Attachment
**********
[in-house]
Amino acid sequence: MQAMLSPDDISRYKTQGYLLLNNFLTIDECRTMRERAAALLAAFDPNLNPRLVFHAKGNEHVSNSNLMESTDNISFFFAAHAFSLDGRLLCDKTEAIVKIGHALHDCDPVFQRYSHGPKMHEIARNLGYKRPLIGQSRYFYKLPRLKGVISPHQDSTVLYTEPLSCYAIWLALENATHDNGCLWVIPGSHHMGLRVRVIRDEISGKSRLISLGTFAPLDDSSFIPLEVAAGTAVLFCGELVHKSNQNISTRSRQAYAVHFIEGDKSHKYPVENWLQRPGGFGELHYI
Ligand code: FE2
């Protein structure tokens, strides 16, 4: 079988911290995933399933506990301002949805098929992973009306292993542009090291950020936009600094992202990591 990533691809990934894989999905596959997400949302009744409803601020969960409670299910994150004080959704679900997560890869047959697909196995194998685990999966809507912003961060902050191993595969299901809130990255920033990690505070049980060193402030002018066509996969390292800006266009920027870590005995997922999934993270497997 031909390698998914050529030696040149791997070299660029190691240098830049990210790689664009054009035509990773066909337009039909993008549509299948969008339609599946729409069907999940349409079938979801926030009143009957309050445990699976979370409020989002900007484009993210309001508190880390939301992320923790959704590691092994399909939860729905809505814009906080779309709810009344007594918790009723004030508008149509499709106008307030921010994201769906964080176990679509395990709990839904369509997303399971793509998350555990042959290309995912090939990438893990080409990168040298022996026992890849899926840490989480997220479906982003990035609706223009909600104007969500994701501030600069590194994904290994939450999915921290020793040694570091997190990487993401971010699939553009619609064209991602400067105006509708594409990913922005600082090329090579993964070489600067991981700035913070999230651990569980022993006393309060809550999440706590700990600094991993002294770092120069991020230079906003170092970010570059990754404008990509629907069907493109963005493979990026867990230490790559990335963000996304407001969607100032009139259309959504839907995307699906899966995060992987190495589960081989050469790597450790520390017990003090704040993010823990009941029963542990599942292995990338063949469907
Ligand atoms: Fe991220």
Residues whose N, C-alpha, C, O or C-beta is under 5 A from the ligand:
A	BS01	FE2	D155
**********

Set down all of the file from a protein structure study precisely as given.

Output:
[in-house]
Amino acid sequence: MQAMLSPDDISRYKTQGYLLLNNFLTIDECRTMRERAAALLAAFDPNLNPRLVFHAKGNEHVSNSNLMESTDNISFFFAAHAFSLDGRLLCDKTEAIVKIGHALHDCDPVFQRYSHGPKMHEIARNLGYKRPLIGQSRYFYKLPRLKGVISPHQDSTVLYTEPLSCYAIWLALENATHDNGCLWVIPGSHHMGLRVRVIRDEISGKSRLISLGTFAPLDDSSFIPLEVAAGTAVLFCGELVHKSNQNISTRSRQAYAVHFIEGDKSHKYPVENWLQRPGGFGELHYI
Ligand code: FE2
């Protein structure tokens, strides 16, 4: 079988911290995933399933506990301002949805098929992973009306292993542009090291950020936009600094992202990591 990533691809990934894989999905596959997400949302009744409803601020969960409670299910994150004080959704679900997560890869047959697909196995194998685990999966809507912003961060902050191993595969299901809130990255920033990690505070049980060193402030002018066509996969390292800006266009920027870590005995997922999934993270497997 031909390698998914050529030696040149791997070299660029190691240098830049990210790689664009054009035509990773066909337009039909993008549509299948969008339609599946729409069907999940349409079938979801926030009143009957309050445990699976979370409020989002900007484009993210309001508190880390939301992320923790959704590691092994399909939860729905809505814009906080779309709810009344007594918790009723004030508008149509499709106008307030921010994201769906964080176990679509395990709990839904369509997303399971793509998350555990042959290309995912090939990438893990080409990168040298022996026992890849899926840490989480997220479906982003990035609706223009909600104007969500994701501030600069590194994904290994939450999915921290020793040694570091997190990487993401971010699939553009619609064209991602400067105006509708594409990913922005600082090329090579993964070489600067991981700035913070999230651990569980022993006393309060809550999440706590700990600094991993002294770092120069991020230079906003170092970010570059990754404008990509629907069907493109963005493979990026867990230490790559990335963000996304407001969607100032009139259309959504839907995307699906899966995060992987190495589960081989050469790597450790520390017990003090704040993010823990009941029963542990599942292995990338063949469907
Ligand atoms: Fe991220």
Residues whose N, C-alpha, C, O or C-beta is under 5 A from the ligand:
A	BS01	FE2	D155